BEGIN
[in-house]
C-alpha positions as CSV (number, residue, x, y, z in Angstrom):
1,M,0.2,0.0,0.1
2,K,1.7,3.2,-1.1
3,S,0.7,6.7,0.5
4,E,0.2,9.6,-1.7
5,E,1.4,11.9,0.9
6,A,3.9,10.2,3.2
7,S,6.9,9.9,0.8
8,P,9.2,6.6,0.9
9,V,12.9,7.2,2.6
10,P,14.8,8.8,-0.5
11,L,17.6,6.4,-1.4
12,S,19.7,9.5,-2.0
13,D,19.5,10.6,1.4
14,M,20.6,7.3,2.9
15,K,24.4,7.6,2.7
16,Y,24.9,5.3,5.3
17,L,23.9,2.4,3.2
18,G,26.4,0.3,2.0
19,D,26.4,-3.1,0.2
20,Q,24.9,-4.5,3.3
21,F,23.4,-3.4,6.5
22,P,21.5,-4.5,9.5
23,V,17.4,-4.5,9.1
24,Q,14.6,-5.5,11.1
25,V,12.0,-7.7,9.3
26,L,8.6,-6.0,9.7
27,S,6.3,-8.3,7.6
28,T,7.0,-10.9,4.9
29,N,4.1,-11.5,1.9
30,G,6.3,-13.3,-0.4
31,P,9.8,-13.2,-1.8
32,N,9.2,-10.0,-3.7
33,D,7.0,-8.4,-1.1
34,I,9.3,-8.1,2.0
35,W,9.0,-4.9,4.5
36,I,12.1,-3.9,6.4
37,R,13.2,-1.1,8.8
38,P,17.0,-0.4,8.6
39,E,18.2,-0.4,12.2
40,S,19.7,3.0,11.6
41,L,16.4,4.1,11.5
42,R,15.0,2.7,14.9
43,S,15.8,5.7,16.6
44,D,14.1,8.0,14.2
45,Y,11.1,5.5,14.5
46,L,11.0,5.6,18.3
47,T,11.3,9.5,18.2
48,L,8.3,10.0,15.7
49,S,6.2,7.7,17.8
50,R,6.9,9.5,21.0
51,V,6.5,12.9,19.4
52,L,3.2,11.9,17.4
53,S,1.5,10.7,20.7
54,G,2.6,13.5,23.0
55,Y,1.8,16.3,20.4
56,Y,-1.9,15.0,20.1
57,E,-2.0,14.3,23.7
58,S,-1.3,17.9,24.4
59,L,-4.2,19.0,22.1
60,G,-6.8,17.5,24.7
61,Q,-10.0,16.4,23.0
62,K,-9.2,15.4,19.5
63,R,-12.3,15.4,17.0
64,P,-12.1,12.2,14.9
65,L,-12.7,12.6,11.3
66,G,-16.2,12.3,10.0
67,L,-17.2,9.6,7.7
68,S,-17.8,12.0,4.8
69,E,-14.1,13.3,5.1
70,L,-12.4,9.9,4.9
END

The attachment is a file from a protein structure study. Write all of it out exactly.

[in-house]
C-alpha positions as CSV (number, residue, x, y, z in Angstrom):
1,M,0.2,0.0,0.1
2,K,1.7,3.2,-1.1
3,S,0.7,6.7,0.5
4,E,0.2,9.6,-1.7
5,E,1.4,11.9,0.9
6,A,3.9,10.2,3.2
7,S,6.9,9.9,0.8
8,P,9.2,6.6,0.9
9,V,12.9,7.2,2.6
10,P,14.8,8.8,-0.5
11,L,17.6,6.4,-1.4
12,S,19.7,9.5,-2.0
13,D,19.5,10.6,1.4
14,M,20.6,7.3,2.9
15,K,24.4,7.6,2.7
16,Y,24.9,5.3,5.3
17,L,23.9,2.4,3.2
18,G,26.4,0.3,2.0
19,D,26.4,-3.1,0.2
20,Q,24.9,-4.5,3.3
21,F,23.4,-3.4,6.5
22,P,21.5,-4.5,9.5
23,V,17.4,-4.5,9.1
24,Q,14.6,-5.5,11.1
25,V,12.0,-7.7,9.3
26,L,8.6,-6.0,9.7
27,S,6.3,-8.3,7.6
28,T,7.0,-10.9,4.9
29,N,4.1,-11.5,1.9
30,G,6.3,-13.3,-0.4
31,P,9.8,-13.2,-1.8
32,N,9.2,-10.0,-3.7
33,D,7.0,-8.4,-1.1
34,I,9.3,-8.1,2.0
35,W,9.0,-4.9,4.5
36,I,12.1,-3.9,6.4
37,R,13.2,-1.1,8.8
38,P,17.0,-0.4,8.6
39,E,18.2,-0.4,12.2
40,S,19.7,3.0,11.6
41,L,16.4,4.1,11.5
42,R,15.0,2.7,14.9
43,S,15.8,5.7,16.6
44,D,14.1,8.0,14.2
45,Y,11.1,5.5,14.5
46,L,11.0,5.6,18.3
47,T,11.3,9.5,18.2
48,L,8.3,10.0,15.7
49,S,6.2,7.7,17.8
50,R,6.9,9.5,21.0
51,V,6.5,12.9,19.4
52,L,3.2,11.9,17.4
53,S,1.5,10.7,20.7
54,G,2.6,13.5,23.0
55,Y,1.8,16.3,20.4
56,Y,-1.9,15.0,20.1
57,E,-2.0,14.3,23.7
58,S,-1.3,17.9,24.4
59,L,-4.2,19.0,22.1
60,G,-6.8,17.5,24.7
61,Q,-10.0,16.4,23.0
62,K,-9.2,15.4,19.5
63,R,-12.3,15.4,17.0
64,P,-12.1,12.2,14.9
65,L,-12.7,12.6,11.3
66,G,-16.2,12.3,10.0
67,L,-17.2,9.6,7.7
68,S,-17.8,12.0,4.8
69,E,-14.1,13.3,5.1
70,L,-12.4,9.9,4.9